By Rachel Albin, Albin Bilingual Services, L.L.C.

The value of an attorney’s work is not just in her knowledge of the law, but in her professionalism and ethics. The same is true for interpreters. Aside from our language capabilities, certified court interpreters are trained and tested on the ethics of our profession, many of which mirror attorney ethics and values. Iowa Supreme Court-certified interpreters abide by a code of ethics spelled out in Iowa Court Rules Chapter 48. Below are explanations on how certified interpreters’ professional standards preserve the attorney-client relationships, some potential complications presented by using untrained interpreters and how to identify a certified interpreter. 



Supreme Court Opinions
April 15

No. 14–0640

DEANNA JO RAMIREZ-TRUJILLO vs. QUALITY EGG, L.L.C., WRIGHT COUNTY EGG DIVISION, and SELECTIVE INSURANCE COMPANY OF AMERICA Both parties seek further review of a court of appeals decision upholding a ruling of the Workers’ Compensation Commission. DECISION OF COURT OF APPEALS AFFIRMED IN PART AND VACATED IN PART; DISTRICT COURT JUDGMENT AFFIRMED IN PART AND REVERSED IN PART; CASE REMANDED WITH INSTRUCTIONS.

 

No. 14–1615

STATE OF IOWA vs. MARK GABRIEL MARTIN A defendant in a criminal case contends the district court should have declared a mistrial or granted a new trial because the prosecutor repeatedly exceeded the scope of permissible voir dire questioning and thereby tainted the entire jury pool. COURT OF APPEALS DECISION AND DISTRICT COURT JUDGMENT AFFIRMED.


No. 15–1169

NICK C. RHOADES vs. STATE OF IOWA Plaintiff appeals the district court’s award of summary judgment to the State of Iowa in a wrongful imprisonment action. AFFIRMED.


The Iowa Supreme Court recently issued orders granting or denying applications for further review in 40 cases.



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In Other News ...

Lawmakers revisit unpaid court obligations

Iowa lawmakers are looking to strengthen efforts to collect delinquent court debt, but concede that much of the $682 million in unpaid fines and fees dating back for decades will never be recouped from convicted criminals with no or limited ability to pay. "It’s a big deal,” said Sen. Tom Courtney, D-Burlington, who chaired a Senate Appropriations subcommittee that approved a measure (Senate Study Bill 3182) designed to bolster upgraded efforts to enlist county attorneys and a private collection agency in trying to collect past-due obligations.

Ames Tribune


Lawmakers say budget means fewer troopers, guards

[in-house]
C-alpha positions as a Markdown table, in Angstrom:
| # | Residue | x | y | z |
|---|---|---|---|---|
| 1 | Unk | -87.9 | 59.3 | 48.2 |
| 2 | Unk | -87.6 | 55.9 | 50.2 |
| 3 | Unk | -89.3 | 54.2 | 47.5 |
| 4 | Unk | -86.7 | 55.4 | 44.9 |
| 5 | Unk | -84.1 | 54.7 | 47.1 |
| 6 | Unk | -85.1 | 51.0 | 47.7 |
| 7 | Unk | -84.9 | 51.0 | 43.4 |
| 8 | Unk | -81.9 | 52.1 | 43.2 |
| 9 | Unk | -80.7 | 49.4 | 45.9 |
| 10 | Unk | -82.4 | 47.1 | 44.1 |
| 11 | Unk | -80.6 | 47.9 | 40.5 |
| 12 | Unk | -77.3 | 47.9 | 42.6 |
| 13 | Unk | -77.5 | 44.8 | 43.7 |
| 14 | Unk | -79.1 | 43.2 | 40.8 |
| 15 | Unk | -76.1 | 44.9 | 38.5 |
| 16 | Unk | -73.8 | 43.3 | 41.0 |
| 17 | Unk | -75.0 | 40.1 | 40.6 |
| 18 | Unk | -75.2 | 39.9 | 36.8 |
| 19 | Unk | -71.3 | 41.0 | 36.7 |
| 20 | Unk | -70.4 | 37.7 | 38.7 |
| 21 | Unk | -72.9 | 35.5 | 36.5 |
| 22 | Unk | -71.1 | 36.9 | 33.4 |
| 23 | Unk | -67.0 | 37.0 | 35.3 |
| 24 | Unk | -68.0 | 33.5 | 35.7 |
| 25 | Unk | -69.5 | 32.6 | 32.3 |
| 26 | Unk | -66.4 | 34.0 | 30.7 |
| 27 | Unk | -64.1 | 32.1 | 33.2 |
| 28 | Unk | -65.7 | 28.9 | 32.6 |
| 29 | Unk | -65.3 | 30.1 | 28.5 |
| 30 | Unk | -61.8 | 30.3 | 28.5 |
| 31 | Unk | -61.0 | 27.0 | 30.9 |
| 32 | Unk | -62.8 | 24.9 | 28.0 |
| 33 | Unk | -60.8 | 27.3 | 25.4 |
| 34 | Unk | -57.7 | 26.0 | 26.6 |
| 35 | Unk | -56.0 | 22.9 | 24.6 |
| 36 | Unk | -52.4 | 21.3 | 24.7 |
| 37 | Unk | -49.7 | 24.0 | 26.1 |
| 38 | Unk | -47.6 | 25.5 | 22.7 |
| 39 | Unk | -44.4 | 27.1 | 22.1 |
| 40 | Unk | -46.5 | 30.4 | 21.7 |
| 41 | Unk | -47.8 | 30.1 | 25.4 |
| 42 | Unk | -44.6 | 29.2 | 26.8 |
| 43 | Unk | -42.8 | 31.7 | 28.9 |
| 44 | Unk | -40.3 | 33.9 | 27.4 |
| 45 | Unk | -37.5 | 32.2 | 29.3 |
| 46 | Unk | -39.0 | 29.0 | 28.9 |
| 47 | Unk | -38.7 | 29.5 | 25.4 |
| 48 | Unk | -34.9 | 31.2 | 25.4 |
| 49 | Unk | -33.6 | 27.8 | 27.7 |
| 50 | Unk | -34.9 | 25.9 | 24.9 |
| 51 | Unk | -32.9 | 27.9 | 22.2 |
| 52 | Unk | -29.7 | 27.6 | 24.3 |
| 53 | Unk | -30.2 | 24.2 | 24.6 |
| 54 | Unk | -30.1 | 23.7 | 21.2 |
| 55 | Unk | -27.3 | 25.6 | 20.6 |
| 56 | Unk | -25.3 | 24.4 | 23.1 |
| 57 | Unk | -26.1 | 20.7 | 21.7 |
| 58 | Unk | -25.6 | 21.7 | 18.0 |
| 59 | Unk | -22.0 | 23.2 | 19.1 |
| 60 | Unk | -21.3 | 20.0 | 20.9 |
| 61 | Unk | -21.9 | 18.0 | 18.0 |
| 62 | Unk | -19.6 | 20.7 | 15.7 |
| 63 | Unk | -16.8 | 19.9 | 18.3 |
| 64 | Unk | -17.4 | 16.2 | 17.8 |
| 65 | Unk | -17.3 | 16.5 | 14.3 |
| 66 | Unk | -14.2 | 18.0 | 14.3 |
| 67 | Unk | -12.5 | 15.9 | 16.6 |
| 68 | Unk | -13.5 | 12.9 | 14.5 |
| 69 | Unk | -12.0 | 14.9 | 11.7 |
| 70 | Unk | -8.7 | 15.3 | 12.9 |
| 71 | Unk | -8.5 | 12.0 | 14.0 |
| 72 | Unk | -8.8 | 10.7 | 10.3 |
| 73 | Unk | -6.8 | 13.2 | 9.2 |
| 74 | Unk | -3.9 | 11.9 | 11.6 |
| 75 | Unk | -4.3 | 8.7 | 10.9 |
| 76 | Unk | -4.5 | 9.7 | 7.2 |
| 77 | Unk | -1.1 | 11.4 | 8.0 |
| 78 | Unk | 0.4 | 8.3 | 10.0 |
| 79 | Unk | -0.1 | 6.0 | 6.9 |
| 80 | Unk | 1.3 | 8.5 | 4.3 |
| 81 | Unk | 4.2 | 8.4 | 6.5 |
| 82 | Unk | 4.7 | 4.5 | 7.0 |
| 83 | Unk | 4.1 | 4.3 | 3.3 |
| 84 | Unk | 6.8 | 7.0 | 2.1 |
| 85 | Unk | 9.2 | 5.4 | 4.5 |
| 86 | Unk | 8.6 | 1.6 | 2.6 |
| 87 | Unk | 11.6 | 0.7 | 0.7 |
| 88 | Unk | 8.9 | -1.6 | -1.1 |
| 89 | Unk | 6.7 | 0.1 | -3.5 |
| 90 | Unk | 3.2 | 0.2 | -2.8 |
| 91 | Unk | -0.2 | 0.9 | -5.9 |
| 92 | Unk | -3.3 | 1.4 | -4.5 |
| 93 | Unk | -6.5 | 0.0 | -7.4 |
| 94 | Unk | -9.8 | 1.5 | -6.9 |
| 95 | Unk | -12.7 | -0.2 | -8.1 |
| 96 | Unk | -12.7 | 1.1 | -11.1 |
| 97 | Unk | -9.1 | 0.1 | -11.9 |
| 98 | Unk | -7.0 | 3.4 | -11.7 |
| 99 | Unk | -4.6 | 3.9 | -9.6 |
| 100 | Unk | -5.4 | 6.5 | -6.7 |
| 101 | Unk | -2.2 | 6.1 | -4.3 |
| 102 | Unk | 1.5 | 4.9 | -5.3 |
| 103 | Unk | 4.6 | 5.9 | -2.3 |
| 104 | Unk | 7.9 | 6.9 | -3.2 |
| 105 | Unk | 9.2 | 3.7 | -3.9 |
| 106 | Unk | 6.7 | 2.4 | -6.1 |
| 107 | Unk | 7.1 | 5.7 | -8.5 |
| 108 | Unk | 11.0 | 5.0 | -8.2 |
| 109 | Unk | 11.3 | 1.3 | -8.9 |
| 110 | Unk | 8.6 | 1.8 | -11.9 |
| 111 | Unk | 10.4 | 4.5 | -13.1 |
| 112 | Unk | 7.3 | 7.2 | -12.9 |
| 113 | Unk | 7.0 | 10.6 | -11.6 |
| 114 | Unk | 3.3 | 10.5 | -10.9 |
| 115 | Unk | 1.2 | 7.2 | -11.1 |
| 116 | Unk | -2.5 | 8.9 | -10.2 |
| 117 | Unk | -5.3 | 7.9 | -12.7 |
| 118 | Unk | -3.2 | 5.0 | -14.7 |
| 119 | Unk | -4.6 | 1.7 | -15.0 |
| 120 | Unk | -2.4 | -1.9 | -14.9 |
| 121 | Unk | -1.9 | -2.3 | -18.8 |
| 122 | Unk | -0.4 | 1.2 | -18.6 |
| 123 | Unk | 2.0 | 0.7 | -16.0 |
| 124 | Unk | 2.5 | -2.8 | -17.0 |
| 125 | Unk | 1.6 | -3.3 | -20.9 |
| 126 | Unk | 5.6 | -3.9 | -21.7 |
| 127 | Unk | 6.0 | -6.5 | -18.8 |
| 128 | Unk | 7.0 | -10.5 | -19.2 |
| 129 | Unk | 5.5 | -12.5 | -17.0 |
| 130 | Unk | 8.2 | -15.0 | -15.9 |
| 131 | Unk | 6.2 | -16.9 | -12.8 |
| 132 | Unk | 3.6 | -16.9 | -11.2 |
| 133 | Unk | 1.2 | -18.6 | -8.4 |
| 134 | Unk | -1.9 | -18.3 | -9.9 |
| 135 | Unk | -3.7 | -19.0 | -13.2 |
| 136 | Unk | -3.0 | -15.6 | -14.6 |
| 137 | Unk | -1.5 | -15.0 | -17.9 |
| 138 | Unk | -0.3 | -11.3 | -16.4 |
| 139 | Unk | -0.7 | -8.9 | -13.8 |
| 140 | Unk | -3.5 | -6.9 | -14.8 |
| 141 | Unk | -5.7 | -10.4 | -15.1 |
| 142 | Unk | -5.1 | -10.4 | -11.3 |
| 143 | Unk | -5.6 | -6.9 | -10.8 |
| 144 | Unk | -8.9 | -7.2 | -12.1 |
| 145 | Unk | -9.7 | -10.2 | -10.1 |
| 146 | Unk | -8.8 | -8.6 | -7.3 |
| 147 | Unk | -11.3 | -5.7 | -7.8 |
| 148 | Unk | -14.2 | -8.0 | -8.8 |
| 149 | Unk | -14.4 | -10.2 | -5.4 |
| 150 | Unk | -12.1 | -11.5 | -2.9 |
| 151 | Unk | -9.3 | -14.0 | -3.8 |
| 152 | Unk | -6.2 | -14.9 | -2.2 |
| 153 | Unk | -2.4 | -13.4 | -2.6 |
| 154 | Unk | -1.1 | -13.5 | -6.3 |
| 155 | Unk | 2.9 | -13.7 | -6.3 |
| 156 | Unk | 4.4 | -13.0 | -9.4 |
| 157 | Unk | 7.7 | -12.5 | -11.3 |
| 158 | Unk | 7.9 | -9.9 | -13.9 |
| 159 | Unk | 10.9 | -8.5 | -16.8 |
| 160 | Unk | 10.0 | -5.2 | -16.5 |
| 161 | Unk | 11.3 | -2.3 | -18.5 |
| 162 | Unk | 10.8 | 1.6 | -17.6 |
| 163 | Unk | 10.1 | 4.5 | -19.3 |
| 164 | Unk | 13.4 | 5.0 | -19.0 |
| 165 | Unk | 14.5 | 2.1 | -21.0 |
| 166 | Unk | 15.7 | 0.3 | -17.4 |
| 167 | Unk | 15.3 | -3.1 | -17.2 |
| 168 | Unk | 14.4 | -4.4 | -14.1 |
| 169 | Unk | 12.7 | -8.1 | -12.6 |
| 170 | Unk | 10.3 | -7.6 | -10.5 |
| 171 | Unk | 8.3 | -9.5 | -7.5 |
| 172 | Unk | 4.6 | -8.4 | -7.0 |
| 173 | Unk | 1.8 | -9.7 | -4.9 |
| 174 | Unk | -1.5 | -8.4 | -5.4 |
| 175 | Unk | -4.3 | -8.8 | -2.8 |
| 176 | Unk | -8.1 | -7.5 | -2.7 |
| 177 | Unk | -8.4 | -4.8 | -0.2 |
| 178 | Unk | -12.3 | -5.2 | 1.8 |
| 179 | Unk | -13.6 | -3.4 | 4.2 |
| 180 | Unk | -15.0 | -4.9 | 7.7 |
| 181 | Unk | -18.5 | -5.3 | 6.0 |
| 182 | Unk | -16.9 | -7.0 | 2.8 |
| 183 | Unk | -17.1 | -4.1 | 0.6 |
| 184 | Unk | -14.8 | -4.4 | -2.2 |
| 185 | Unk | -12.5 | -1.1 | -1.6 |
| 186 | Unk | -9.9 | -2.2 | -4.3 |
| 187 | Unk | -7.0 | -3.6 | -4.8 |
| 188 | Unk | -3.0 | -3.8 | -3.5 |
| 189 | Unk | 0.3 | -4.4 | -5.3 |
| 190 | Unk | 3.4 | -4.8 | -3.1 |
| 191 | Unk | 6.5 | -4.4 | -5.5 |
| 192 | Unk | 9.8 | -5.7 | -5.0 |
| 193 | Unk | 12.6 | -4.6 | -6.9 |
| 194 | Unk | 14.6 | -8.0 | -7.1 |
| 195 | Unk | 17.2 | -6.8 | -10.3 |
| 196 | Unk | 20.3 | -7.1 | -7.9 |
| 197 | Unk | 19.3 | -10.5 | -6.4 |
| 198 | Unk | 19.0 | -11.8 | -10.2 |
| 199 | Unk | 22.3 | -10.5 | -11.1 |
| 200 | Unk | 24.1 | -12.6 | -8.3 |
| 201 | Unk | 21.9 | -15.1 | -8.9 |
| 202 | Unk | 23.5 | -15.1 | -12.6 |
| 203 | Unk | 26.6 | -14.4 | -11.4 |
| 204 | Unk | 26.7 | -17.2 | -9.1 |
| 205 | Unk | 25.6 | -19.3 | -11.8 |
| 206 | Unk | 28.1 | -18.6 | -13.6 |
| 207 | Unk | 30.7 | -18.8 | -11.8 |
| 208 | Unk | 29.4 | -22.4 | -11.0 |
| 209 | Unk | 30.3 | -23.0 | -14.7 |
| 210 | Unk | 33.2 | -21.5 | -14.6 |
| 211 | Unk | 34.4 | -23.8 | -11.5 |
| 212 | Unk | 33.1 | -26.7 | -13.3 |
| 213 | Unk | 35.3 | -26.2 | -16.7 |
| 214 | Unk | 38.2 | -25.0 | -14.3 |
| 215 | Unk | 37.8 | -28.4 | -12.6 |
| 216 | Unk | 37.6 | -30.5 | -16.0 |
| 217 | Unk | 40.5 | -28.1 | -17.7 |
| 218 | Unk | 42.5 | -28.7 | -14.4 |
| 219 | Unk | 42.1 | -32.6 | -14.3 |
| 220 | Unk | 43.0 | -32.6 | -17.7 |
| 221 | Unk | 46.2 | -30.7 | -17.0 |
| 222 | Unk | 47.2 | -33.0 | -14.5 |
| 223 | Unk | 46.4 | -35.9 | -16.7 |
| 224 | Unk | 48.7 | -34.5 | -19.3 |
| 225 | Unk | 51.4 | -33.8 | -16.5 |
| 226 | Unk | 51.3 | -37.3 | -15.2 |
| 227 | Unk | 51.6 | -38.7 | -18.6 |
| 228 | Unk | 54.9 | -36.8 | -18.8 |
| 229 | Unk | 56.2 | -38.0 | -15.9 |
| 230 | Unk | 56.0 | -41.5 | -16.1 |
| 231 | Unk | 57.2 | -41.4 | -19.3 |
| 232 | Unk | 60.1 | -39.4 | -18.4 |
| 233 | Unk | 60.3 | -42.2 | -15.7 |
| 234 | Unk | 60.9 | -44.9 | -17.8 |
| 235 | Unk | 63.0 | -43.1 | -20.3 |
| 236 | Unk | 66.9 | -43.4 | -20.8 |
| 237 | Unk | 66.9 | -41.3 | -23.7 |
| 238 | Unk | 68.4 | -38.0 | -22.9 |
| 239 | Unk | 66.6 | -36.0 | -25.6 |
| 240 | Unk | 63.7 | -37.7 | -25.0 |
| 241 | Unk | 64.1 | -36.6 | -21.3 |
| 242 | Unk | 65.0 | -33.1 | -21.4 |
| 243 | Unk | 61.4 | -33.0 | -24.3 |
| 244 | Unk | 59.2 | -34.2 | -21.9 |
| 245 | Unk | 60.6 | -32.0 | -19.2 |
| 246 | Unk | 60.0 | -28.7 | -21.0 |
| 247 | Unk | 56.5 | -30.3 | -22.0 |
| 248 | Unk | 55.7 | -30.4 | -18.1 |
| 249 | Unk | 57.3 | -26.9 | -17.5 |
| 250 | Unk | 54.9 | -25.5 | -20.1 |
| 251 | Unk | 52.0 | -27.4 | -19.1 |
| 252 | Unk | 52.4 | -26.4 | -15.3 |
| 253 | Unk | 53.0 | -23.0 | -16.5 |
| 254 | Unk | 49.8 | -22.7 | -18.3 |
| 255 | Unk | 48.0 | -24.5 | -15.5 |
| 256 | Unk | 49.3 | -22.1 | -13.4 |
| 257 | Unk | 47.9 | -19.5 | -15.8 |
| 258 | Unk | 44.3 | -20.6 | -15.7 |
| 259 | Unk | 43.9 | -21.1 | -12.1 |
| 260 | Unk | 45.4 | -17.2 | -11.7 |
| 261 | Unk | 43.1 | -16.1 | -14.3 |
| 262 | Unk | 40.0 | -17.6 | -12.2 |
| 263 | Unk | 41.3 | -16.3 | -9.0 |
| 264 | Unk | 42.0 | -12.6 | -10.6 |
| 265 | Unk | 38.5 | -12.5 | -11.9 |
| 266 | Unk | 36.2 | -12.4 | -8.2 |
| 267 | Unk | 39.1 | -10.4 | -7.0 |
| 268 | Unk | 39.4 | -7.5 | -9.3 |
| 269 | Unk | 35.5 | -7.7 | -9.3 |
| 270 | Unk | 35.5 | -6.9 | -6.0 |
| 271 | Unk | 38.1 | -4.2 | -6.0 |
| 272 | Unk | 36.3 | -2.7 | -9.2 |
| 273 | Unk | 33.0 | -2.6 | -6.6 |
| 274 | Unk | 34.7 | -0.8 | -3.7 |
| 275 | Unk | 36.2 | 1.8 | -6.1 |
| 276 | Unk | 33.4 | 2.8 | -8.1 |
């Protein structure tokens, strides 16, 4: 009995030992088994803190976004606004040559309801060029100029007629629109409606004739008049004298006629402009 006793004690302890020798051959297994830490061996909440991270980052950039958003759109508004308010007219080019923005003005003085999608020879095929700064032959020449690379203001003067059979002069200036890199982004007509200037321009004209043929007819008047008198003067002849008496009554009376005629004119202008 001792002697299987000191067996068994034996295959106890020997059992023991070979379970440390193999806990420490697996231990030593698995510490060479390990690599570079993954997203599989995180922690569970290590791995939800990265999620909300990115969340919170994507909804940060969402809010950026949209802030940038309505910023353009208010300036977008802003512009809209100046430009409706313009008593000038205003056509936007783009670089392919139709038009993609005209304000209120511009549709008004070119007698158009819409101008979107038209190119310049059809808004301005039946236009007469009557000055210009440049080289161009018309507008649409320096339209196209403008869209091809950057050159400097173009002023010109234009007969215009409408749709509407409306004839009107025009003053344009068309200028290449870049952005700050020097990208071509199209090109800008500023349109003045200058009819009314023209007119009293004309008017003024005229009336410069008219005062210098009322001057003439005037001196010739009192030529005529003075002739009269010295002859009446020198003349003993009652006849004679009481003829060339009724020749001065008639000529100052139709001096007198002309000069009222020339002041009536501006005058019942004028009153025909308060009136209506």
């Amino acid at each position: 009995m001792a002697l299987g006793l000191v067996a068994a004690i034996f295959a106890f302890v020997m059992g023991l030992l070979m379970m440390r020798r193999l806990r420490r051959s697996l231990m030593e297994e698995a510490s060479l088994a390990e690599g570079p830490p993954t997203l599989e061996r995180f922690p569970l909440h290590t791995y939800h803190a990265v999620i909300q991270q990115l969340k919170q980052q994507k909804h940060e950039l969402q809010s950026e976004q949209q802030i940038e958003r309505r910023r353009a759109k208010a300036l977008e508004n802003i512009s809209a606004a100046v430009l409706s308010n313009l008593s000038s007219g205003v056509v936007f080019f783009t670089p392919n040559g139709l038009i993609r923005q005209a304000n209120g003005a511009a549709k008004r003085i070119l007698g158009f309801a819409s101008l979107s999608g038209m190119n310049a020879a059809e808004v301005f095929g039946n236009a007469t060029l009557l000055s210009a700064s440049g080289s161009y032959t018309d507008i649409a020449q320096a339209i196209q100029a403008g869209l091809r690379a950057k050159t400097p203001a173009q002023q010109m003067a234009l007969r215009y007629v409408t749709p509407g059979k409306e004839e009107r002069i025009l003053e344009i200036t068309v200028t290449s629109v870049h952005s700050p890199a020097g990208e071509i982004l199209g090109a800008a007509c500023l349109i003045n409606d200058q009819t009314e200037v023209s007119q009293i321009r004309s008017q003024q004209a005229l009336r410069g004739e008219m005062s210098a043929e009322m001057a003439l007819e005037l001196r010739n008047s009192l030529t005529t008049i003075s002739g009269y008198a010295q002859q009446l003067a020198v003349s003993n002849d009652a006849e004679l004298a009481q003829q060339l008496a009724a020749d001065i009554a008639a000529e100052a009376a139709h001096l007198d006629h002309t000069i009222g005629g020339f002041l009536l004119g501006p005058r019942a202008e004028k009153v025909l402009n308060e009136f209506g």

Key House and Senate appropriators warned that budgets totaling nearly $1 billion aren’t enough to maintain proper staffing of Iowa’s courts, prisons and public safety agencies. "I think I share sentiments with most of us that this a disappointing outcome,” House Justice Systems Chairman Gary Worthan, R-Storm Lake, said about the budget — $181.7 million for the court system and another $748.2 million for the departments of Corrections and Public Safety. "But this is what we have to deal with at this point in time.” Although the Judicial Branch asked for $5.6 million to maintain current services and $2.3 million for judicial salary adjustments, its budget is unchanged from the current year.

Quad-City Times


Lawmakers mull 'textalyzer' bill that would let cops test cellphones to ID distracted drivers

Some say distracted driving by those who are texting behind the wheel is every bit as dangerous as drunken driving. Enter the "textalyzer.” This piece of technology—which is still under development—would be to the distracted driver what the breathalyzer is to those who have had a few too many—a device used by police to determine whether there is cause to proceed with a criminal case.

ABA Journal


Family of immigrants, only one a citizen, anxiously awaits Supreme Court ruling
Jerry Pinto, an immigrant from Bolivia, has visions of opening a spacious carpentry workshop in this suburban city, with his name in bold letters over the door. "I want a place where I can be visible,” he says wistfully. But for now he knows he has to lie low, because he is in the country illegally. He runs his carpentry business almost surreptitiously from the cramped garage behind his house. Mr. Pinto is among more than four million unauthorized immigrants whose lives could be transformed by the Supreme Court. On Monday, the justices will hear oral arguments in a challenge brought by 26 states, led by Texas, to President Obama’s effort through executive action to give the immigrants legal work permits and protection from deportation.
The New York Times